• November 22, 2014

Academic Integrity and Student Plagiarism: a Question of Education, Not Ethics

Student plagiarism is a problem on many college campuses. The two main approaches that institutions use to prevent it call for treating plagiarism either as morally wrong or as a crime. But neither avenue can be universally successful.

Institutions that approach the problem of plagiarism as a matter of morality often create honor codes. Such codes appeal to the desire of students to do the right thing. The codes assume that, with appropriate social pressure, they will. Students are asked to affirm that they will practice virtuous conduct as members of an academic community.

But while students may subscribe to the principles embodied in the notion of academic integrity, other principles can lead them to plagiarize or accept their classmates' infractions. For instance, friendship and friendliness — student solidarity — are virtues that often take precedence over adherence to an academic code of honor.

The second approach to preventing plagiarism — treating it as breaking a rule, or as a crime rather than a sin — emphasizes law and enforcement. Many colleges regularly revise regulations dealing with academic integrity, and call on faculty members and administrators to vigilantly enforce them. Colleges now also often rely on electronic plagiarism-prevention resources like Turnitin — whereby professors submit student papers to that Web site and receive an "originality report" demonstrating whether any part matches existing works in the database.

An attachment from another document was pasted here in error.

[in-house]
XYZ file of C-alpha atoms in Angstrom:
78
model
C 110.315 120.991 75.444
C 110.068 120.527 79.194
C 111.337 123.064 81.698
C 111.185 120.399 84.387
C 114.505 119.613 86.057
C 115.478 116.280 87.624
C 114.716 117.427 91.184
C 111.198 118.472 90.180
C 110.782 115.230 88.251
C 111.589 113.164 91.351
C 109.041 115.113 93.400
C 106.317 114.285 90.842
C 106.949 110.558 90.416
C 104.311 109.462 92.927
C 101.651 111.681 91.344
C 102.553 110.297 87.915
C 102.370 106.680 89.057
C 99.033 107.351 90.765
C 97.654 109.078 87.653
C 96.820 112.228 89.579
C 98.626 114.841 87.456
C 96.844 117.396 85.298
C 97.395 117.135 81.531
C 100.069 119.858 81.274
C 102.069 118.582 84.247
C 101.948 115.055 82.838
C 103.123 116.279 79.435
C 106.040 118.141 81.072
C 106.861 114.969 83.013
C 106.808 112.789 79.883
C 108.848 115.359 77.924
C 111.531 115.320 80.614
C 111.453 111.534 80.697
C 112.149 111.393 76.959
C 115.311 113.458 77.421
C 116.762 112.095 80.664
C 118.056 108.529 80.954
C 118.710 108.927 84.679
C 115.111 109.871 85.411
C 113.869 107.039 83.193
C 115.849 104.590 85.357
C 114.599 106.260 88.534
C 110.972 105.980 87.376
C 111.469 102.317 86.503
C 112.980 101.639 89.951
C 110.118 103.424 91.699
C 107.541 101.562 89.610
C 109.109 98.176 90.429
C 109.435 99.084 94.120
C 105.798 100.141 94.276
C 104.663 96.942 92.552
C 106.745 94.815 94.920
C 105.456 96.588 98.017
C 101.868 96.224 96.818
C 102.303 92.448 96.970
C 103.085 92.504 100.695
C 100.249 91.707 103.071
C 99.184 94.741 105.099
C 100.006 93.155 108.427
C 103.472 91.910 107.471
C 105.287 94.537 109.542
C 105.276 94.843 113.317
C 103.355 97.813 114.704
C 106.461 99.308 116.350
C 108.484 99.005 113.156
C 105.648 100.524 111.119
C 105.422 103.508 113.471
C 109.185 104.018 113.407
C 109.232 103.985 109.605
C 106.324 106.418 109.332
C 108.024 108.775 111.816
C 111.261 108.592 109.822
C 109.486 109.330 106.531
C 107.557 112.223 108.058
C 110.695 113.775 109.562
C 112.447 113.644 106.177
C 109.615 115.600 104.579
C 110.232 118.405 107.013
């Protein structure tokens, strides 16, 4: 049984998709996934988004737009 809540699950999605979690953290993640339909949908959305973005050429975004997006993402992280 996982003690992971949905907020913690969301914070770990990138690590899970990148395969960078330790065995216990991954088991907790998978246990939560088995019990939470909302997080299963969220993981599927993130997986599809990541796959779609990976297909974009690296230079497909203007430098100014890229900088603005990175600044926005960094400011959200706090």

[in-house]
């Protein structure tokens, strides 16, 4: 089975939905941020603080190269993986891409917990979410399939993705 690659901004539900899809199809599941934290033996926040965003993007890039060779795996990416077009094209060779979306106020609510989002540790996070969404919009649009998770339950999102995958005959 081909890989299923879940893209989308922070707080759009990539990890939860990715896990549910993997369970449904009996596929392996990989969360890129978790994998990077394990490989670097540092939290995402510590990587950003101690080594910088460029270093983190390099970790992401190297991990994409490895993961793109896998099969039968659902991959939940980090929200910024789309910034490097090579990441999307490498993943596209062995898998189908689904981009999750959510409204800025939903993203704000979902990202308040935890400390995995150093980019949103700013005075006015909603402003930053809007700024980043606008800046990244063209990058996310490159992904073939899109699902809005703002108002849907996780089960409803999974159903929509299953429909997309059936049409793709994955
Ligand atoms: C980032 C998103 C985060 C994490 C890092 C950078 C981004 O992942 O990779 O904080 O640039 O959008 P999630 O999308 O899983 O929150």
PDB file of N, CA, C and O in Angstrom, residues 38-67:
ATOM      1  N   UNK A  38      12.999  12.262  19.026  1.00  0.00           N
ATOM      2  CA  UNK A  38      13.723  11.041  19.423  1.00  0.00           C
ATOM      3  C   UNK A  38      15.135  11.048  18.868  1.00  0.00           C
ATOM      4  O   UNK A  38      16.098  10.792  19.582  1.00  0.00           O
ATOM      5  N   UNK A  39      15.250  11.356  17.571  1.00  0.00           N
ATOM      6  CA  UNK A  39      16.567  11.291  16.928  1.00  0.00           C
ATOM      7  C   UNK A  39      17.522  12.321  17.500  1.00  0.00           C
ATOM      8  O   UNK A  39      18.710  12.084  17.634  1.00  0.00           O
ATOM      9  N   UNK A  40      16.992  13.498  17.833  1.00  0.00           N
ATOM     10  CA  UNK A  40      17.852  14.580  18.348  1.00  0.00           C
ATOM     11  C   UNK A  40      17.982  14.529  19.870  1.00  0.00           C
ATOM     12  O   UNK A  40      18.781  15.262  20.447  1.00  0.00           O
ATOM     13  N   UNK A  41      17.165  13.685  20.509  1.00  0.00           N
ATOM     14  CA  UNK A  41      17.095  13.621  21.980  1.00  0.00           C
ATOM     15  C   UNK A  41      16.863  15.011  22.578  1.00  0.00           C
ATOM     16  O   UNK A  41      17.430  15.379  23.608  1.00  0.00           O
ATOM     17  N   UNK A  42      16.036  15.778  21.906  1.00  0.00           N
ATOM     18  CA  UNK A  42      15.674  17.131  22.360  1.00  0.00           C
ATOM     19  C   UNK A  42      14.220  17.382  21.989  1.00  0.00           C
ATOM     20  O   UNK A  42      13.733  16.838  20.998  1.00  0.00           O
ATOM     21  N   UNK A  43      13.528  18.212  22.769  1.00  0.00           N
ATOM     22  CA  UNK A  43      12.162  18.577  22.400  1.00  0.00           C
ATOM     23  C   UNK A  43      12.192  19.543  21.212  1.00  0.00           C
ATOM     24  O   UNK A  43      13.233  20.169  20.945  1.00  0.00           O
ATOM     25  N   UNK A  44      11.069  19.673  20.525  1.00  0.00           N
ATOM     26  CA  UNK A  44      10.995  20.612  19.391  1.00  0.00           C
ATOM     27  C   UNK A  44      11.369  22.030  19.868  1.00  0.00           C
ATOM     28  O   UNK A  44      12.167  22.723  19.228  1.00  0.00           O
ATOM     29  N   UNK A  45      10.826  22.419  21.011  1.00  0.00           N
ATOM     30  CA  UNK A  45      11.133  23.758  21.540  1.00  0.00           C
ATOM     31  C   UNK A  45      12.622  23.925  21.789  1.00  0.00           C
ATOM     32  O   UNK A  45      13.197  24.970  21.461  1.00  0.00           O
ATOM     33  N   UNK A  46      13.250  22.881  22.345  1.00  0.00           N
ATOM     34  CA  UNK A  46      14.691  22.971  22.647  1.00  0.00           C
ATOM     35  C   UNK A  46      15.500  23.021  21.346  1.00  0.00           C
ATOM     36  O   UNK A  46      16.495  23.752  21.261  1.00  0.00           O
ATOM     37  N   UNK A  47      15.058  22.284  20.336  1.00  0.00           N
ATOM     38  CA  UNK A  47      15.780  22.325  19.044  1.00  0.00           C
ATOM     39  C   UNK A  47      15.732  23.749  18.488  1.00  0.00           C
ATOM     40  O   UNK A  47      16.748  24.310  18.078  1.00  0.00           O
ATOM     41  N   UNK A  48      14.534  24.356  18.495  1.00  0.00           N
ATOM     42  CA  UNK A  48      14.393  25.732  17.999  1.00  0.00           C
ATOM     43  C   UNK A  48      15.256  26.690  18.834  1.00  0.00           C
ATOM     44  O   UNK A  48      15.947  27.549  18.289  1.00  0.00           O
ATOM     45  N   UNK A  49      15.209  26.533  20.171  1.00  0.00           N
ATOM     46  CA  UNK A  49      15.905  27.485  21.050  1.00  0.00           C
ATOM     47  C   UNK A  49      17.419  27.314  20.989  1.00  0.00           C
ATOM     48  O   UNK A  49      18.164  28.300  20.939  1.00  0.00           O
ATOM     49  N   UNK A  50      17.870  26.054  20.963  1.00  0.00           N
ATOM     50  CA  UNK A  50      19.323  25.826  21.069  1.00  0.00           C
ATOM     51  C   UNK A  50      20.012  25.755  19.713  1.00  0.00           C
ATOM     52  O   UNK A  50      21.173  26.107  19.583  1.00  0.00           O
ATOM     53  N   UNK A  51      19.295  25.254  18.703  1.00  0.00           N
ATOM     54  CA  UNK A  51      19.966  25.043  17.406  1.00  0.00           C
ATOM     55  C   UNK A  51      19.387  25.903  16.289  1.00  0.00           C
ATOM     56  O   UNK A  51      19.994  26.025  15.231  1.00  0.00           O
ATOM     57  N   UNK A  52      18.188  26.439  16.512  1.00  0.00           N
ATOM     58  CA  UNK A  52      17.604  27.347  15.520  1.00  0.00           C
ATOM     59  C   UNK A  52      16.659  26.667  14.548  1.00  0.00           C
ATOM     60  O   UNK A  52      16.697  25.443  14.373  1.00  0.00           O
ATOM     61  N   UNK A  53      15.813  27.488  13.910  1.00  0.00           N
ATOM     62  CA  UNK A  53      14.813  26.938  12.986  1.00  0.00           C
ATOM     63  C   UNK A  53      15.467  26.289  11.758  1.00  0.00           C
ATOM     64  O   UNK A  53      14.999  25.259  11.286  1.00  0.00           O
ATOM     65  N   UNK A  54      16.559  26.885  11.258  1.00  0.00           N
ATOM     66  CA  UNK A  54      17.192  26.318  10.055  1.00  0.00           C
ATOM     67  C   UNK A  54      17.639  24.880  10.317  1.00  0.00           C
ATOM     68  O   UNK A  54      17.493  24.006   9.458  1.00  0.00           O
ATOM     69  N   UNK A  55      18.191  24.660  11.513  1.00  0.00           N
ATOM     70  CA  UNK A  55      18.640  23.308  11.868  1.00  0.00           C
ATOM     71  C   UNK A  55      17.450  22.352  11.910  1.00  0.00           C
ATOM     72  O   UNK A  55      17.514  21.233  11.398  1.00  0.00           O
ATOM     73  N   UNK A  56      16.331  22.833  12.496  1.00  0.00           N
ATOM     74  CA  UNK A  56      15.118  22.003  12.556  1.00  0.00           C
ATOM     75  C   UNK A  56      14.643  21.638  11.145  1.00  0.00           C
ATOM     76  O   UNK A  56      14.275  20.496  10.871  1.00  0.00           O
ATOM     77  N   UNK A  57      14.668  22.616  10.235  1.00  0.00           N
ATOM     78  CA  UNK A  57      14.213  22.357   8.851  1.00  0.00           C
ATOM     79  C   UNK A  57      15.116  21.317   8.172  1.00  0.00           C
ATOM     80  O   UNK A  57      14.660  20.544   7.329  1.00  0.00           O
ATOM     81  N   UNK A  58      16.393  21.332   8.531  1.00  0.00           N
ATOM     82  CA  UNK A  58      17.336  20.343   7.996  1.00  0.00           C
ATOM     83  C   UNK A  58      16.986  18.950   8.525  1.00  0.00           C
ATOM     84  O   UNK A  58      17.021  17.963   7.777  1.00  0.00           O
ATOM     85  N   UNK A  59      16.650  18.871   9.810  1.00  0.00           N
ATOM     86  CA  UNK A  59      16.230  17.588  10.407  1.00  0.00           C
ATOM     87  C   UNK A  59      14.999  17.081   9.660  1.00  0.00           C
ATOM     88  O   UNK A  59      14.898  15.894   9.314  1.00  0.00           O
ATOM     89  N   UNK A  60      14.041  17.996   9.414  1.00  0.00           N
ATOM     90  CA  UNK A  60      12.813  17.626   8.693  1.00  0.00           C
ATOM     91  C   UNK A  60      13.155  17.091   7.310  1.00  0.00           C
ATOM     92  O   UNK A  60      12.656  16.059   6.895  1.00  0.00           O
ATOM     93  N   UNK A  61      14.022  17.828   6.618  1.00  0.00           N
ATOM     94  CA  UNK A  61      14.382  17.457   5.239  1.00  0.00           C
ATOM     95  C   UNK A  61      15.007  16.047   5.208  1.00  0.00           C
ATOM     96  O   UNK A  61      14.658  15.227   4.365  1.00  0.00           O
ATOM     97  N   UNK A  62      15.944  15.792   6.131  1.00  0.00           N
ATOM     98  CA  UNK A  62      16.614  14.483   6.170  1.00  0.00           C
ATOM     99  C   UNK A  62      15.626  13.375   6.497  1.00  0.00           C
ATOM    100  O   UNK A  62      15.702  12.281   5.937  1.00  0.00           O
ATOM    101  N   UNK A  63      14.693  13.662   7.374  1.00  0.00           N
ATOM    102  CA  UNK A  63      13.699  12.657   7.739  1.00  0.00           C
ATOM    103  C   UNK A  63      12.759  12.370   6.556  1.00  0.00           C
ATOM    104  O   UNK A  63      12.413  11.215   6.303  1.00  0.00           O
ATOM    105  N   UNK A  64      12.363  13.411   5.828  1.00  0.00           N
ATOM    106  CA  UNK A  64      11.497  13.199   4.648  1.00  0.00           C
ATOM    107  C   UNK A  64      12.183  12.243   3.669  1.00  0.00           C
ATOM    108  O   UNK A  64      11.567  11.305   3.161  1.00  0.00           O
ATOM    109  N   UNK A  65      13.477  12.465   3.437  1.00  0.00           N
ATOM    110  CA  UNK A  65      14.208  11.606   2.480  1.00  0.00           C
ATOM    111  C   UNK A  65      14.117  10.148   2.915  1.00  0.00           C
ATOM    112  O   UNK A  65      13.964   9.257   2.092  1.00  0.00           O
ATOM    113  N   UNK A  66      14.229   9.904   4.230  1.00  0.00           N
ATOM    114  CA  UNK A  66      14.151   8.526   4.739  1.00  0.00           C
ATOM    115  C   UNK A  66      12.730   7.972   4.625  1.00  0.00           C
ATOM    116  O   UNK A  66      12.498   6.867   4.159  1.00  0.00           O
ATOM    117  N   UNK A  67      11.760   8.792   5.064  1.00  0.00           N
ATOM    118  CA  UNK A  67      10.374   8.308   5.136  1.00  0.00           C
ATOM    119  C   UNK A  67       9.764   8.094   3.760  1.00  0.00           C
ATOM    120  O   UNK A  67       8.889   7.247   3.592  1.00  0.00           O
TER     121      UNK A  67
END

Although some students may embrace rules governing academic integrity, others are likely to see them as akin to other regulations or laws that they follow reluctantly or ignore. The laws regarding drinking, for instance, are routinely flouted at almost every college, and those regarding music downloading, a form of sharing intellectual property, are broadly disregarded.